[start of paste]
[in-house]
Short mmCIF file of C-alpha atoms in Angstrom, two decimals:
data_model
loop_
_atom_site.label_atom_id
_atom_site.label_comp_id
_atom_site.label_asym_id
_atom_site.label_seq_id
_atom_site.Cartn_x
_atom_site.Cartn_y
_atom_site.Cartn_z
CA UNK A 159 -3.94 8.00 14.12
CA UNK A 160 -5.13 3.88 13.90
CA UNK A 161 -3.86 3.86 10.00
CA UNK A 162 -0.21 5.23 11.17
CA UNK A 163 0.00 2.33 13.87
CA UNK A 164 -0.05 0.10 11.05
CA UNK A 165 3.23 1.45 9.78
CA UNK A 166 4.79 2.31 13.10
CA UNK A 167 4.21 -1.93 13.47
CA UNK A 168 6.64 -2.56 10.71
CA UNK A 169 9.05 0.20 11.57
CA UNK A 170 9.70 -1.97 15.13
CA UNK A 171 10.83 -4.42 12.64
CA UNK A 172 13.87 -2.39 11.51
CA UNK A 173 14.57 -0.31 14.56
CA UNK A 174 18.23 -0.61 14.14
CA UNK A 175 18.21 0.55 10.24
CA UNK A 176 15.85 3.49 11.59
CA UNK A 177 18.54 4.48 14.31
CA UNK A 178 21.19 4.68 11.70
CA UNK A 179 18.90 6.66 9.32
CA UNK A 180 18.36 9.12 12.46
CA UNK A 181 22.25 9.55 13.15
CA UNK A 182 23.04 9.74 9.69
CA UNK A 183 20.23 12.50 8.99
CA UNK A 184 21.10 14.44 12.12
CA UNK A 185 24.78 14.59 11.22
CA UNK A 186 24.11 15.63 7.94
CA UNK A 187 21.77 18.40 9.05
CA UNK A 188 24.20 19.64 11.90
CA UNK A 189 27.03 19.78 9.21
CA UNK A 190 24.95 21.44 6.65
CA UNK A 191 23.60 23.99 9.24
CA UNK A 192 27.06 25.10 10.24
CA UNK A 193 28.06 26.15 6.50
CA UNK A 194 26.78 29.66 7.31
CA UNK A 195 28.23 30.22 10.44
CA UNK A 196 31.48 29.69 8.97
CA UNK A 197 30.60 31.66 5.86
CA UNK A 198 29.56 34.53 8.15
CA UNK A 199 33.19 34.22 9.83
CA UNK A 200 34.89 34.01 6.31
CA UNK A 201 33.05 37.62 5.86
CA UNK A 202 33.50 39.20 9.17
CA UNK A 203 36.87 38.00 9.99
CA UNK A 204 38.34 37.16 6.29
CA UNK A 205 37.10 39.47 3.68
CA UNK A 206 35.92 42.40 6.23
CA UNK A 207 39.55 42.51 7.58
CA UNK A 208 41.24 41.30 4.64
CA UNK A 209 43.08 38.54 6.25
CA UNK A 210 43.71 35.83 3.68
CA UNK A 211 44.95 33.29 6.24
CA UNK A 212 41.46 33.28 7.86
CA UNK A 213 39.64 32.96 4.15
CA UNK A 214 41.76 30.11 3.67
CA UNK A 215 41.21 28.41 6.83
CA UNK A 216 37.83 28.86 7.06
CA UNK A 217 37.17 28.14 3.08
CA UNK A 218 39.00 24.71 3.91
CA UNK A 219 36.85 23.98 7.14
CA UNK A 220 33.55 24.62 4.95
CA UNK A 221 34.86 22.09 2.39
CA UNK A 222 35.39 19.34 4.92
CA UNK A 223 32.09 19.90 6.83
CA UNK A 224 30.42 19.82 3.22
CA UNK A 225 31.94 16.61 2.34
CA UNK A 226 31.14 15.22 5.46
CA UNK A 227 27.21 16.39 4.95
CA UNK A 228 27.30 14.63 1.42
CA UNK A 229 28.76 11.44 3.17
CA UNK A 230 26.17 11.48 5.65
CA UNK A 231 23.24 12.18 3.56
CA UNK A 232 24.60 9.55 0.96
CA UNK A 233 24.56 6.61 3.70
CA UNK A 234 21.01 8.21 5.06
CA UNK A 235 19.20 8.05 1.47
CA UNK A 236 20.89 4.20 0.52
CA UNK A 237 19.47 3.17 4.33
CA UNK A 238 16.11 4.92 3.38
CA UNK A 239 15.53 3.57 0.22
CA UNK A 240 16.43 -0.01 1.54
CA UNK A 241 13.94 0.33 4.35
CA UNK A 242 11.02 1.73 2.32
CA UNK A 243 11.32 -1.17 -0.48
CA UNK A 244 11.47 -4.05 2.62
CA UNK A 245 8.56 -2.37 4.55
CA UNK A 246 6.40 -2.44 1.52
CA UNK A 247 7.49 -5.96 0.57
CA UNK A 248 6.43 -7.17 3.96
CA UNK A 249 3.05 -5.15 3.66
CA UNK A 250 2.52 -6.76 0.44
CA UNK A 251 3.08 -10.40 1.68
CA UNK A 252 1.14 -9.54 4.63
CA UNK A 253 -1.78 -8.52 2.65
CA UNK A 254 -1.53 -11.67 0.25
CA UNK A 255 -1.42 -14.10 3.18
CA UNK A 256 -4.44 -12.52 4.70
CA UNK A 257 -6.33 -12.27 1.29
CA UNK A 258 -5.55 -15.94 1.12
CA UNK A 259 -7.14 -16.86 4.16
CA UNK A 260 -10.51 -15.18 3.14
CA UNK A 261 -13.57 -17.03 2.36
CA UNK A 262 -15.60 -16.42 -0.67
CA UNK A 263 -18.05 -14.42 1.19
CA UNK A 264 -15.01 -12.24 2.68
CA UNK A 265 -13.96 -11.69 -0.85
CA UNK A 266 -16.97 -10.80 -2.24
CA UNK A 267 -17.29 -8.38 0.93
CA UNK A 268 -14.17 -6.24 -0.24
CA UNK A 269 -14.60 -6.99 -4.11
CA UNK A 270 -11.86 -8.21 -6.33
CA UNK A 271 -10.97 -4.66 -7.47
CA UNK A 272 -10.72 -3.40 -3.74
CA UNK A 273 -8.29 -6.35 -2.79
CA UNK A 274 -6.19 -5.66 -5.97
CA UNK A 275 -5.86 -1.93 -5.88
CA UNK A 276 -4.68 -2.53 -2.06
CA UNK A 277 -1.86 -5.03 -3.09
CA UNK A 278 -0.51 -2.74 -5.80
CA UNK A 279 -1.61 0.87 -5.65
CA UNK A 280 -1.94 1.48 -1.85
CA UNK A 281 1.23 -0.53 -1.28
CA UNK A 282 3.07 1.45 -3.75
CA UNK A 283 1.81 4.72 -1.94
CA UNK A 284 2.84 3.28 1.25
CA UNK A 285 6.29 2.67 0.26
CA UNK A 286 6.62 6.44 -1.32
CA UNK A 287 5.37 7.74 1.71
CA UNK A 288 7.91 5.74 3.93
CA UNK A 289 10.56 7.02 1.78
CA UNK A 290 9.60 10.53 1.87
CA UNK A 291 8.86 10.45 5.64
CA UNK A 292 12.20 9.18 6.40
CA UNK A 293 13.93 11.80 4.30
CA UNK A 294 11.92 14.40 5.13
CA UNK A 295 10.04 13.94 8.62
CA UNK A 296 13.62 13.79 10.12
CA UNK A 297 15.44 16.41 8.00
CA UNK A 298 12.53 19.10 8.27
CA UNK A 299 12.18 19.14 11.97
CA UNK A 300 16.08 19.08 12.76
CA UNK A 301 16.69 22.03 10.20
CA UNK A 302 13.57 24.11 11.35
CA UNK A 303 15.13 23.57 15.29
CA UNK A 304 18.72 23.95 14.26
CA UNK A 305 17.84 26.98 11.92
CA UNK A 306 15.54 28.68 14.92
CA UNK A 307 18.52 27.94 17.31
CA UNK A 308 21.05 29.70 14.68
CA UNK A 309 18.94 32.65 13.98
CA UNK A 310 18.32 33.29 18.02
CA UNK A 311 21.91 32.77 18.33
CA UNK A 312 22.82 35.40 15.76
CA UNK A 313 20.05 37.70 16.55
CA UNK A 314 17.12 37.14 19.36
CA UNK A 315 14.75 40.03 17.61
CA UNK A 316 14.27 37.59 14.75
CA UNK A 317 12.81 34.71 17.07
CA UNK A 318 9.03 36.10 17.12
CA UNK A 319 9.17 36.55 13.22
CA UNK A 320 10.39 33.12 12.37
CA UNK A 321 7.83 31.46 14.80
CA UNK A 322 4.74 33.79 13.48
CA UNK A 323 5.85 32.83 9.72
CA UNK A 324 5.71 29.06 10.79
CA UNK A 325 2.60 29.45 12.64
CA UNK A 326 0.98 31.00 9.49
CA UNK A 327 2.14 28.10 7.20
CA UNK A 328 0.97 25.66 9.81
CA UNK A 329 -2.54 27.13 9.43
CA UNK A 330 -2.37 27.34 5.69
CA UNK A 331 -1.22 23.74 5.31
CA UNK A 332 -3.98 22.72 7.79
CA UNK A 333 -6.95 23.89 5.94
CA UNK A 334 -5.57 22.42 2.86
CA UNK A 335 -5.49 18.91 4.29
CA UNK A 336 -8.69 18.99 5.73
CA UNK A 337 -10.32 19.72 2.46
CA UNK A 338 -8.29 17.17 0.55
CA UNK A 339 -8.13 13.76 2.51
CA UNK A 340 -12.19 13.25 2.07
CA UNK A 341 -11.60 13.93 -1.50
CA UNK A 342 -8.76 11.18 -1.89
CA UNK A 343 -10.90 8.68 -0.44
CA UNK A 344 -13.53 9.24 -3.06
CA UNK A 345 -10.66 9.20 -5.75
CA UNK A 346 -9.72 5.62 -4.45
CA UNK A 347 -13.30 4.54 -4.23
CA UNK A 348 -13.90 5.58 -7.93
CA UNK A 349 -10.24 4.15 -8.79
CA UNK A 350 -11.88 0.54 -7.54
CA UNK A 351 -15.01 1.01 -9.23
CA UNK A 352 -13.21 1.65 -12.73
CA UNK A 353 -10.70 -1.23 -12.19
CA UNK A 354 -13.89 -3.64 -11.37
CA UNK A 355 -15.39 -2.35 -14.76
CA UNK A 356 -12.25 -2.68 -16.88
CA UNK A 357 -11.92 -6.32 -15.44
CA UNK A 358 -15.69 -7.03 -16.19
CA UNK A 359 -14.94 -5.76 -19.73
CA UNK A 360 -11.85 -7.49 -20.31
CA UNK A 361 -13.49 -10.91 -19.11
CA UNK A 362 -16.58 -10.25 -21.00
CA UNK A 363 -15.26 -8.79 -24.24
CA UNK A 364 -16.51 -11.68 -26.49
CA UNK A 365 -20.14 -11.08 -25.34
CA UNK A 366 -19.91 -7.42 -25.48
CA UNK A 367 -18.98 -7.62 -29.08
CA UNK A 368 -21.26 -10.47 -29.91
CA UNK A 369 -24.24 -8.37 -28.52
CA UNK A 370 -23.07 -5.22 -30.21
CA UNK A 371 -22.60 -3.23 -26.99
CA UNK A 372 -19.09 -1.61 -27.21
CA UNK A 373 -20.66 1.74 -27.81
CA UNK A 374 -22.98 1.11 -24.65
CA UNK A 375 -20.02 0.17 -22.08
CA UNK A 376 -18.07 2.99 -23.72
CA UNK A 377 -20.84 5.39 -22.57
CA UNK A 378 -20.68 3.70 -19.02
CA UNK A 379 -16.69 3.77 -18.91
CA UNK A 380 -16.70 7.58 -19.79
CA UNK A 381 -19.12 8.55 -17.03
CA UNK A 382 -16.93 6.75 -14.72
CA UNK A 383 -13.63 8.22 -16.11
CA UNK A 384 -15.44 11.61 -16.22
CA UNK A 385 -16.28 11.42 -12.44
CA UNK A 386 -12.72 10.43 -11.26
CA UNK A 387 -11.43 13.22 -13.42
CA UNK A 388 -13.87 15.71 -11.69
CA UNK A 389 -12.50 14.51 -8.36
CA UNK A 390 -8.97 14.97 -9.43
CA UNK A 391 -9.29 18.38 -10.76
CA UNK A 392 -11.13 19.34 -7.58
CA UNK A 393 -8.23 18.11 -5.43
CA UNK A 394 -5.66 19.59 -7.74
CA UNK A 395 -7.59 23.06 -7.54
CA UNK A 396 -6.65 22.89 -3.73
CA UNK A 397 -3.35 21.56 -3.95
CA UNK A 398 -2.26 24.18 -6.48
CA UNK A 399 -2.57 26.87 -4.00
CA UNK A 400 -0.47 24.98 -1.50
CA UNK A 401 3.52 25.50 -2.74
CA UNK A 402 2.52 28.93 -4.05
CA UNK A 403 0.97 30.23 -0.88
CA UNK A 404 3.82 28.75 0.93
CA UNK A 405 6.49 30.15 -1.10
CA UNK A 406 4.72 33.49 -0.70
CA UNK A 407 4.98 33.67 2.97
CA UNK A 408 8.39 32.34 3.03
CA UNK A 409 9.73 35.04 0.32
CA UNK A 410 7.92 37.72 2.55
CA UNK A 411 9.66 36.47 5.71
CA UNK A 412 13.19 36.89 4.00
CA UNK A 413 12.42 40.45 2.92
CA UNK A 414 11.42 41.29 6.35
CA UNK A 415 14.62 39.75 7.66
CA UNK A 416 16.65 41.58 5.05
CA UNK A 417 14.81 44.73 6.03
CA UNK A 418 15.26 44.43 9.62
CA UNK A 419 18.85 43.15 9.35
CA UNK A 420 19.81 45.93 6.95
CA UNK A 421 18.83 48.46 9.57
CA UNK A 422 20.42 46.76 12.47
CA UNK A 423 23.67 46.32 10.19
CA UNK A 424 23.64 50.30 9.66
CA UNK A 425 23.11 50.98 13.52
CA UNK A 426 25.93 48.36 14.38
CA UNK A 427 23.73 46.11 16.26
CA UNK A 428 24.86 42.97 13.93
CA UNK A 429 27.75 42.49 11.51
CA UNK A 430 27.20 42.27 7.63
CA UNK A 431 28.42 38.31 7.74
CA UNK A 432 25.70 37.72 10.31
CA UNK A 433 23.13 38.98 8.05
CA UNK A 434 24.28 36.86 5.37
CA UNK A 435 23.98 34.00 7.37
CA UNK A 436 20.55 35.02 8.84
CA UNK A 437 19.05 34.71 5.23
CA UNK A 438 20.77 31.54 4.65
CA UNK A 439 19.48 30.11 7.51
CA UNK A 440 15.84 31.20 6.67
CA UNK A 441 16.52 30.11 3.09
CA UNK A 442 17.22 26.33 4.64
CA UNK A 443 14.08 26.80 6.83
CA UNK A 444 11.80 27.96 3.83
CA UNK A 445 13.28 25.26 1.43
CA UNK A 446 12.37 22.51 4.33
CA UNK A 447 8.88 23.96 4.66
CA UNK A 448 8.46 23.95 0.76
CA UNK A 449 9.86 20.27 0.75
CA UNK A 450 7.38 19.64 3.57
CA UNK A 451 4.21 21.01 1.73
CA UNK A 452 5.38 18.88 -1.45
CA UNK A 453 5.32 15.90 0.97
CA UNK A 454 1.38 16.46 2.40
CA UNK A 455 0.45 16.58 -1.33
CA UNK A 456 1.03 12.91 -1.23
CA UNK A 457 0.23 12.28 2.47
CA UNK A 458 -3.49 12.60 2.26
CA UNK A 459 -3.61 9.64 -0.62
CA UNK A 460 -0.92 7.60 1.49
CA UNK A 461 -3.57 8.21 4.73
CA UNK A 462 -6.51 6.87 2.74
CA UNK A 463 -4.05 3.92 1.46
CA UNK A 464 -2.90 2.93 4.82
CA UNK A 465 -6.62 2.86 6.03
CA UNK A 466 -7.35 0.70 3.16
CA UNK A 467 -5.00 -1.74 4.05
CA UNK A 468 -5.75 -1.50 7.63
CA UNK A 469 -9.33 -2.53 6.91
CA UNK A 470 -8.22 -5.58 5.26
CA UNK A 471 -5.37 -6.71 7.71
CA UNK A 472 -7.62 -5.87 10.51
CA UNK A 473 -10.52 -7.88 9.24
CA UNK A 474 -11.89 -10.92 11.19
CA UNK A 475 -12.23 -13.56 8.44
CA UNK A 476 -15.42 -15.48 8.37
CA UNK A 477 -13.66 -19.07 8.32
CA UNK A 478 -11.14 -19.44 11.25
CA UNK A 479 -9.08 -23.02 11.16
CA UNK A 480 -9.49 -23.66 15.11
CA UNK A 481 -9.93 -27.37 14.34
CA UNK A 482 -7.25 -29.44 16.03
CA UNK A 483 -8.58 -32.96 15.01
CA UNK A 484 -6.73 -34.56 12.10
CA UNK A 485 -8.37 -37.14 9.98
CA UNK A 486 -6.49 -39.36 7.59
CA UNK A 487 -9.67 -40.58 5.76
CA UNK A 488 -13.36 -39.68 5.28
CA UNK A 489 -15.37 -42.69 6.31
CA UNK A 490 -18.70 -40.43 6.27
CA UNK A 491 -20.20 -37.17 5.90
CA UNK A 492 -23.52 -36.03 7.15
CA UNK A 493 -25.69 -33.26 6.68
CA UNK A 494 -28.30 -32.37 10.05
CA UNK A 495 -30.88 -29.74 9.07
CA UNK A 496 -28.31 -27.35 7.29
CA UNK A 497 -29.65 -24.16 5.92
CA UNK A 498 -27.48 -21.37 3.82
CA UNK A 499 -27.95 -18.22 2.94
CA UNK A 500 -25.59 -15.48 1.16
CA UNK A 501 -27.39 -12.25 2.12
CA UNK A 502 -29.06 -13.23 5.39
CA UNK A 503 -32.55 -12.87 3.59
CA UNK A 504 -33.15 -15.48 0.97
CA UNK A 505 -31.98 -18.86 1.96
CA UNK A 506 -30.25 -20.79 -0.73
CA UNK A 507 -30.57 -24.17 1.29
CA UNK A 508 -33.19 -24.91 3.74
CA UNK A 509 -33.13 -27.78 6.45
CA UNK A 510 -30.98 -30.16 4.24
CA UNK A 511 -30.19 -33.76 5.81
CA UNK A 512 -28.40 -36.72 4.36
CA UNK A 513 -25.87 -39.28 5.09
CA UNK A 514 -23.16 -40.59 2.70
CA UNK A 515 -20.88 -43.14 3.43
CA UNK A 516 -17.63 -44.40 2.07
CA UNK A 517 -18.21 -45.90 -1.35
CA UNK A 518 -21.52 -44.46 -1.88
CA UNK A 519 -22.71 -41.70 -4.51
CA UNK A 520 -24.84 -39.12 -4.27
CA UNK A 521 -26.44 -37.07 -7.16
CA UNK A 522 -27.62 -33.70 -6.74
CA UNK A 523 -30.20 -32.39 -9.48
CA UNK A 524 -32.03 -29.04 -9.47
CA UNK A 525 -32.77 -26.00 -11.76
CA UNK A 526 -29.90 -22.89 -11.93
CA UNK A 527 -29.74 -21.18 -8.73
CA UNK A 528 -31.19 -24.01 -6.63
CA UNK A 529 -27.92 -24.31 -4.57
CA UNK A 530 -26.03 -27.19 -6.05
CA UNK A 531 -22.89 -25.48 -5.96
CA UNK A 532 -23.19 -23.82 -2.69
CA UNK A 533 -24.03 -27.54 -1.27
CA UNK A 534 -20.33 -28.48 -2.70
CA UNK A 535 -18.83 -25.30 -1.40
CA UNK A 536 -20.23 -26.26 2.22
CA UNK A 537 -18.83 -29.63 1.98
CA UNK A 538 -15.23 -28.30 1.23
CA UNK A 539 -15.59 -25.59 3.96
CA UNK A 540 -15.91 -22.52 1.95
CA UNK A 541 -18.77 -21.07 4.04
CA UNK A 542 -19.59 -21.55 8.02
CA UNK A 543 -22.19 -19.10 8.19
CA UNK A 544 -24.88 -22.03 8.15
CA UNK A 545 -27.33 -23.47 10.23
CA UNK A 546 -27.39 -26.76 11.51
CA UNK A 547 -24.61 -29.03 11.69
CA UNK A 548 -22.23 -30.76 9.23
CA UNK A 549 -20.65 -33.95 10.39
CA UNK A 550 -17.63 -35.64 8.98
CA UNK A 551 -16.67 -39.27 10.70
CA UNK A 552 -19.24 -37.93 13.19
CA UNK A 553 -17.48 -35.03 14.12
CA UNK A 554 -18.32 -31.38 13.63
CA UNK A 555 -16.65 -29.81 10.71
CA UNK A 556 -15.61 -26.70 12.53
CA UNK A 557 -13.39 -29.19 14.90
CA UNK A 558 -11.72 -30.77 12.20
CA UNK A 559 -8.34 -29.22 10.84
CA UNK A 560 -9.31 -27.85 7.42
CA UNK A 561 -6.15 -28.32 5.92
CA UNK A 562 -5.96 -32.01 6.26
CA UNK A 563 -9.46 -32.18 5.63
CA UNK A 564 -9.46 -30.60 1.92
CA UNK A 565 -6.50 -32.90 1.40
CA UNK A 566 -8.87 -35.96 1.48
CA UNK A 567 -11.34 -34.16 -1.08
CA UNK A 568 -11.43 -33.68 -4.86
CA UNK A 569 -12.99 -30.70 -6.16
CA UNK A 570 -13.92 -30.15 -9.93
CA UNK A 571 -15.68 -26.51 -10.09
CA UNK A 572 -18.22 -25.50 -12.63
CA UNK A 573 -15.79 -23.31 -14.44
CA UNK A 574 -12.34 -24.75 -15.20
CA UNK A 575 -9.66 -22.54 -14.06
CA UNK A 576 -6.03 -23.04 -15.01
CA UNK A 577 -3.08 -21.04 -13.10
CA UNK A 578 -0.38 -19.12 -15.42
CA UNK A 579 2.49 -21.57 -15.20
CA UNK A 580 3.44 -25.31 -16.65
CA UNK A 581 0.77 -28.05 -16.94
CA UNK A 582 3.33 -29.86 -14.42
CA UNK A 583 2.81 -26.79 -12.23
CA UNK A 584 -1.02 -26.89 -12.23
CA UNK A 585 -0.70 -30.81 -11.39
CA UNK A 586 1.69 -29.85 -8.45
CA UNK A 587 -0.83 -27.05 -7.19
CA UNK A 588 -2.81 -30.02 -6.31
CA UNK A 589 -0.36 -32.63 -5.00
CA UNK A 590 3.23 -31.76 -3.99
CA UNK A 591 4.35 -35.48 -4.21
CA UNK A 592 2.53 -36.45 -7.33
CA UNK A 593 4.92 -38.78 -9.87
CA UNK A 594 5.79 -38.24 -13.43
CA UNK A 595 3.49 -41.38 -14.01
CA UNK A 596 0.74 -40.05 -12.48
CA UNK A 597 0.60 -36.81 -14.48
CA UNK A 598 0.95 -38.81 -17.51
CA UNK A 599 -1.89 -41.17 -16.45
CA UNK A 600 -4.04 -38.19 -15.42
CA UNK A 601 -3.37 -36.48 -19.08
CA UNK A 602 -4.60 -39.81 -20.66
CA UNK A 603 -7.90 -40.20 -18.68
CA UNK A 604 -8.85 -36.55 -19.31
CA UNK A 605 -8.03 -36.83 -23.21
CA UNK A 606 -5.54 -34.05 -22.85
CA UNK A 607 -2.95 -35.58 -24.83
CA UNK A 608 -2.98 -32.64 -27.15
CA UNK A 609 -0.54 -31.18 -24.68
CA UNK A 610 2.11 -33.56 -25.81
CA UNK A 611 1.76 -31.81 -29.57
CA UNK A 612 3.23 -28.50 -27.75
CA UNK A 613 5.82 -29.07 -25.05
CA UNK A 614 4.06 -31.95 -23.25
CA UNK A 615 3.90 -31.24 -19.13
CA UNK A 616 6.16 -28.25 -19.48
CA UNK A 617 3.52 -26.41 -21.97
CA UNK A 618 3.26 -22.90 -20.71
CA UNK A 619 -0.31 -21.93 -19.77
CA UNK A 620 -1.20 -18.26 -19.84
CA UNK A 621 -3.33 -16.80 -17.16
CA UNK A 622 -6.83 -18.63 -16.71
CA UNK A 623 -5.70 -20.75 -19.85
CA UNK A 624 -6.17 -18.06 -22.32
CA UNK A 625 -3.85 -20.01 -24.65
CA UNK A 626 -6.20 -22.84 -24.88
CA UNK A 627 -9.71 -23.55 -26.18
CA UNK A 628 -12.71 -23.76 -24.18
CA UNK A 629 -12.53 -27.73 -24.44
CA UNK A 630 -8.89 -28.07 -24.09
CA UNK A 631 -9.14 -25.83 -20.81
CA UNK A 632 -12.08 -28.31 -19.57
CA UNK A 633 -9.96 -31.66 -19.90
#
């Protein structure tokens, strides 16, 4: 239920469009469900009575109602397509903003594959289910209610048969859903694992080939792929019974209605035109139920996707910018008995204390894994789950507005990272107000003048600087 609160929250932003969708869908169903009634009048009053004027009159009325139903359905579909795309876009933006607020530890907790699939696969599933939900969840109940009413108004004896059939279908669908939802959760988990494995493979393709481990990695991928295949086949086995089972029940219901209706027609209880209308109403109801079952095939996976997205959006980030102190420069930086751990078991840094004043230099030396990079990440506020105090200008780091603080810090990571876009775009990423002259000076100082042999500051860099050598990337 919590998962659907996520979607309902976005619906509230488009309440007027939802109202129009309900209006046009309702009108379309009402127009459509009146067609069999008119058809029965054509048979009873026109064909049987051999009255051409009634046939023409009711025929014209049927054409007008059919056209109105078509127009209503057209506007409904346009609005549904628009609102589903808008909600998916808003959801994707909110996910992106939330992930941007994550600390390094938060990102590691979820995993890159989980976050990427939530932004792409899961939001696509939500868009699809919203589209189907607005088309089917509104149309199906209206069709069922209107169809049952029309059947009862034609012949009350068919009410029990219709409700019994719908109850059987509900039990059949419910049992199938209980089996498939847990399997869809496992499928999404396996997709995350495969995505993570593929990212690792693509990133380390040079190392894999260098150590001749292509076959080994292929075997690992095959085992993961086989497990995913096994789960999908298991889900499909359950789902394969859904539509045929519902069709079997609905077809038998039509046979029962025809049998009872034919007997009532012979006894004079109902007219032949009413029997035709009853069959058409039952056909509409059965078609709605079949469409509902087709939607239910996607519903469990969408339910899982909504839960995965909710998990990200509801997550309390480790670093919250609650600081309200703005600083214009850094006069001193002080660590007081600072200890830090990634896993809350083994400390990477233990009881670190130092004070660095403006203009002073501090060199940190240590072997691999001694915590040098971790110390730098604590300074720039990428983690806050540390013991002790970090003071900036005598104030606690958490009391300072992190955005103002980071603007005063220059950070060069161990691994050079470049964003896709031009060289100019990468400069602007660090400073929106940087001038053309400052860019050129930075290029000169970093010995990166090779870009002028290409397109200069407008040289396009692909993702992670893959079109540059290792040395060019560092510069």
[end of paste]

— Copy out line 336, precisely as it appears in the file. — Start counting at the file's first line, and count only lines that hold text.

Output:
CA UNK A 483 -8.58 -32.96 15.01